- The Washington Times - Thursday, July 2, 2009

Two of the District’s top law enforcement officials are warning that dozens of federal prisoners with ties to Colombian rebel groups and international drug rings are a threat to security at the D.C. Jail and pose a risk of escape into the surrounding neighborhood.

The concerns have led city officials to ask the federal government for more money to provide security for the increasing numbers of prisoners, who are being held at the District’s corrections campus in Southeast.

Devon Brown, director of the D.C. Department of Corrections (DOC), outlined concerns about such prisoners in a U.S. District Court filing last month. The June 18 filing was part of a federal court battle over prisoner housing between the city and attorneys for a group of Colombian inmates indicted as being part of a cocaine ring.

Mr. Brown said an “unprecedented number” of city inmates - 60 in all - are thought to have ties to a Colombian drug organization.

Such prisoners must be kept separate from each other and “could easily use their skills and resources to coordinate unrest, violence or escape,” Mr. Brown said.

Of the 60 inmates, at least 20 are thought to be members of paramilitary groups that include the Revolutionary Armed Forces of Colombia (FARC) and the United Self-Defense Forces of Colombia (AUC), both of which have been designated foreign terrorist organizations by the State Department.

D.C. Attorney General Peter J. Nickles confirmed that officials are concerned about possible dangers connected with housing the Colombian prisoners.

“I think it’s the question of dealing with folks who are connected to a larger organization, which has money and has abilities to bring to bear at the institution activities that would pose security problems,” Mr. Nickles said. “What started as a trickle has suddenly in the last few months become large enough that we’ve noticed it.”

He also said officials have asked “appropriate federal authorities” to provide the funds to protect against security risks.

Colombian inmates recently sent to the city for prosecution include, according to court records, federal officials and news reports:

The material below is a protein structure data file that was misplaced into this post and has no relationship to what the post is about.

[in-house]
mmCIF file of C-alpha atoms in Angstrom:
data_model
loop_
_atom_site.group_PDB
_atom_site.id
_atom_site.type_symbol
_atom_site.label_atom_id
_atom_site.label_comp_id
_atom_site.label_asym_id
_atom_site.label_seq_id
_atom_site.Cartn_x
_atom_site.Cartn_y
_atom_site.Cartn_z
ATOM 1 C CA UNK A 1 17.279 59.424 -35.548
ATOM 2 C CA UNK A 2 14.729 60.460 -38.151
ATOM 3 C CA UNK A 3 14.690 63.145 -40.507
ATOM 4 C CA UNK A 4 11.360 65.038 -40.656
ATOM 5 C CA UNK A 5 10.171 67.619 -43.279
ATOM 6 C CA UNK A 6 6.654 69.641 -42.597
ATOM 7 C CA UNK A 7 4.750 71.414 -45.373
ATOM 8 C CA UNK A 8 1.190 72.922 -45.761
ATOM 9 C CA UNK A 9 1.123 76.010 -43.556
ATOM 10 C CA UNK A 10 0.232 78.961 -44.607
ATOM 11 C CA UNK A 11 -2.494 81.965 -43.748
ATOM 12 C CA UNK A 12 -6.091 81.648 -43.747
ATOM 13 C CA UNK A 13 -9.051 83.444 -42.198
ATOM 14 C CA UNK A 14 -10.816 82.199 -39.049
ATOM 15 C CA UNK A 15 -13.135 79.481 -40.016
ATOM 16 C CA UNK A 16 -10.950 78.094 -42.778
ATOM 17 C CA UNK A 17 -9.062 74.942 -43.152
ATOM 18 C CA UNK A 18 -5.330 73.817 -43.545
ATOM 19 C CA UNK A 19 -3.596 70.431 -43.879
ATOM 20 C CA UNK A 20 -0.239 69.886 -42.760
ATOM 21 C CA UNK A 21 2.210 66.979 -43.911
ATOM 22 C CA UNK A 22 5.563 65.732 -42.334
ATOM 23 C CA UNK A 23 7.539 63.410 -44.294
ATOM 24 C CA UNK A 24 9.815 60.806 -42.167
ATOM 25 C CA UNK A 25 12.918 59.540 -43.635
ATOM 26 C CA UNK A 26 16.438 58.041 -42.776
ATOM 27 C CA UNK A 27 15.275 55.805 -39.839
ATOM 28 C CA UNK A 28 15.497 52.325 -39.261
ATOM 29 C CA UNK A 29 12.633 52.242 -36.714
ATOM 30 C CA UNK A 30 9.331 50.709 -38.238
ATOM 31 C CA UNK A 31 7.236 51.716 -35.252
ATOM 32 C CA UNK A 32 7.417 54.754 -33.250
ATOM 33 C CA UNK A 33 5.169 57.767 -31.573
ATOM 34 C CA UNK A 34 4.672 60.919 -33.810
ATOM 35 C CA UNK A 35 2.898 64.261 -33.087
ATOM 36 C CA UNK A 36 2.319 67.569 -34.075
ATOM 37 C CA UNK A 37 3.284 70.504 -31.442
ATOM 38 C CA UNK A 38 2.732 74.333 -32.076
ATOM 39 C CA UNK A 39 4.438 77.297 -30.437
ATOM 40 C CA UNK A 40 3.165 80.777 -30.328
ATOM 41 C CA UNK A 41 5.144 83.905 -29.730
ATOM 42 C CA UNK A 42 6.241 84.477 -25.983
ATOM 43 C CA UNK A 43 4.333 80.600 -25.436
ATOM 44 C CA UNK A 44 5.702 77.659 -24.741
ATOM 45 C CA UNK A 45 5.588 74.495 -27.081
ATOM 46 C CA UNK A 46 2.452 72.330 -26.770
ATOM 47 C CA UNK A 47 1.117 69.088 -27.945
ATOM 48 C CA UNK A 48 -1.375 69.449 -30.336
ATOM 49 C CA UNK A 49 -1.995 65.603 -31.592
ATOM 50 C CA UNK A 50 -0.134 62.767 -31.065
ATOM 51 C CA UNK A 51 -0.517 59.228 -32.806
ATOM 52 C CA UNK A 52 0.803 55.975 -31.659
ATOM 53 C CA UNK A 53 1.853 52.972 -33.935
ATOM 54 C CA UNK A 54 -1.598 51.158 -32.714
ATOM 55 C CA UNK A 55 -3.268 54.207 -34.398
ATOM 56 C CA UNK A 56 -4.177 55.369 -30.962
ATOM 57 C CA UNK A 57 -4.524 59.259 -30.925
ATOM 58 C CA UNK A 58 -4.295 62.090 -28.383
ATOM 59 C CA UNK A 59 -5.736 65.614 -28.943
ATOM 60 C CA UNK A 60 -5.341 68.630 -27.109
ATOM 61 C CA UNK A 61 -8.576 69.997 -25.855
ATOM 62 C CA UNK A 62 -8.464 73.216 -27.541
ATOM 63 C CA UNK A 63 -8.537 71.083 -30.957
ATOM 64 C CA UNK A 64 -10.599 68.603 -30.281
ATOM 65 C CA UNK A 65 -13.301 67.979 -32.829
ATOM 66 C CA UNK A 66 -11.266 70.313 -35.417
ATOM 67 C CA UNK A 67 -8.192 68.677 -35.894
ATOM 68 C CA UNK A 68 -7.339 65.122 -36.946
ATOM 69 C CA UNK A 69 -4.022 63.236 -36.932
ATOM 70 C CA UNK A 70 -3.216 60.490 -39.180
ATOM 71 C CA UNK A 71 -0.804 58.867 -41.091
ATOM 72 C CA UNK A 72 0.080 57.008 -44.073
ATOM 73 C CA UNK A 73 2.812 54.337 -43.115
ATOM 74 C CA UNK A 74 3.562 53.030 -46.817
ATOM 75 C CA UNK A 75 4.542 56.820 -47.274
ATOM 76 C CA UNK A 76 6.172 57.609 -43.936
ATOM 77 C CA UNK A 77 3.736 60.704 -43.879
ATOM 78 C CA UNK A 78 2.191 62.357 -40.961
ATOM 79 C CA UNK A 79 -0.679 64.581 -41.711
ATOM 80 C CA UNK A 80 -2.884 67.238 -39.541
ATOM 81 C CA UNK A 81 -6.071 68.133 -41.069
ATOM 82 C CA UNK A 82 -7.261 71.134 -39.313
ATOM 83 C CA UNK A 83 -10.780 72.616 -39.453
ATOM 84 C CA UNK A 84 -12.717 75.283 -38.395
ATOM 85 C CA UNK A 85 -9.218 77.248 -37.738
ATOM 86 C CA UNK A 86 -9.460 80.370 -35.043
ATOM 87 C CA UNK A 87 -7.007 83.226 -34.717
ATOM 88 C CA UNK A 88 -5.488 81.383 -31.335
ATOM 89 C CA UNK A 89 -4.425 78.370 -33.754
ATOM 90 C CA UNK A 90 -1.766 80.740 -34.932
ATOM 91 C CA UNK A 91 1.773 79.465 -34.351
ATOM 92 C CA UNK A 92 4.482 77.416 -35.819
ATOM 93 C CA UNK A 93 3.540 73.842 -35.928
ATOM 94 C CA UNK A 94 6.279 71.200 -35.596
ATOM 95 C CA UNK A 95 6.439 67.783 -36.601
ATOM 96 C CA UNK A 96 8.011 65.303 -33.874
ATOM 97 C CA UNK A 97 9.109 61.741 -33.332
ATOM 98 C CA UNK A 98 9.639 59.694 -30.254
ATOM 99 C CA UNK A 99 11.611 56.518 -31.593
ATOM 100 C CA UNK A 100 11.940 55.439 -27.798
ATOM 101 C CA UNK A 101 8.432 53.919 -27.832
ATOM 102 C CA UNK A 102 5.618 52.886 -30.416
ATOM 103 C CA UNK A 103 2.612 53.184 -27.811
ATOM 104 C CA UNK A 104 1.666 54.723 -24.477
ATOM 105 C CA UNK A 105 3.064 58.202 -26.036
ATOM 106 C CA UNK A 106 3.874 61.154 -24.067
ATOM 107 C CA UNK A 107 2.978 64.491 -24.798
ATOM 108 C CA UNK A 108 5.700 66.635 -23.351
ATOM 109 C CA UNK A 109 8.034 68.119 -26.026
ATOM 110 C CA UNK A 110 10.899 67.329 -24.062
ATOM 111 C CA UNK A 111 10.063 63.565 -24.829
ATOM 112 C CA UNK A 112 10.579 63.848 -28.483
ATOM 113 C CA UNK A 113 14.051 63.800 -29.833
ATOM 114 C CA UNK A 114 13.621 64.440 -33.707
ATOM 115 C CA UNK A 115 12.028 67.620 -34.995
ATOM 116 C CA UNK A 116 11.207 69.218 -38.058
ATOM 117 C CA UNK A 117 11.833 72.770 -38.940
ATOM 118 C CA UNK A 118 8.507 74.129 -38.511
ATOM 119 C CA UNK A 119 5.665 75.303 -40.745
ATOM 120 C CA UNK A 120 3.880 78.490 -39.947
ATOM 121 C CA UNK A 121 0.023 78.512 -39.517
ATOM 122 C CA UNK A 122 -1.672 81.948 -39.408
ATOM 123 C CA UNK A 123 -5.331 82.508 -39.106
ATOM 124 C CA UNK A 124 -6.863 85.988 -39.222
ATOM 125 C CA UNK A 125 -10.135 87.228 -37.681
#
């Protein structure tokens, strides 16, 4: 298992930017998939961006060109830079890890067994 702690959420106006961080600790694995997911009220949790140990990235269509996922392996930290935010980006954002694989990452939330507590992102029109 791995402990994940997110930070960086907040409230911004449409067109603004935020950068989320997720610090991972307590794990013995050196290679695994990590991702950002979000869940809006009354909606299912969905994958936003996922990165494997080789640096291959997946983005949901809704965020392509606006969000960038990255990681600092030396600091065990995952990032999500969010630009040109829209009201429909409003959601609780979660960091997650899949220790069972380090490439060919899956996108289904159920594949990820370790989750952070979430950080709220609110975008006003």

c Salvatore Mancuso-Gomez: Charged in a conspiracy to import cocaine to the United States, Mancuso-Gomez was a member of the ruling counsel of the AUC, which engages in “drug trafficking, kidnapping, bombings, extortion and murder,” according to court documents filed in May 2008.

The New York Times reported that Mancuso-Gomez “oversaw atrocities like the massacre of 15 civilians and displacement of more than 600 people in 1997 in the town of El Aro.”

“He used his position in the AUC to control large areas of cocaine production through a paramilitary army, and to direct the operations of the drug-trafficking organization at every level,” the court documents state.

c Rodrigo Tovar-Pupo: Also facing drug conspiracy charges, he is said to have run the AUC’s Northern Bloc and has been accused of involvement in the killings of tribal members.

A laptop belonging to Mr. Tovar-Pupo seized by investigators contained details of more than 550 killings and showed evidence of links between paramilitaries and Colombian politicians. An October 2006 Reuters news agency article said the laptop also contained e-mails showing the commander “ordering his men to recruit peasants to act as paramilitaries during demobilization ceremonies, a trick that allowed him to keep his real fighters active while appearing to comply [with] the peace deal.”

Mr. Tovar-Pupo also was mentioned in a federal lawsuit against an Alabama-based coal company, who relatives of slain Colombians say paid him and a wing of the AUC millions of dollars to assassinate union leaders and protect the company’s coal mine and railroad in the country, according to the Associated Press.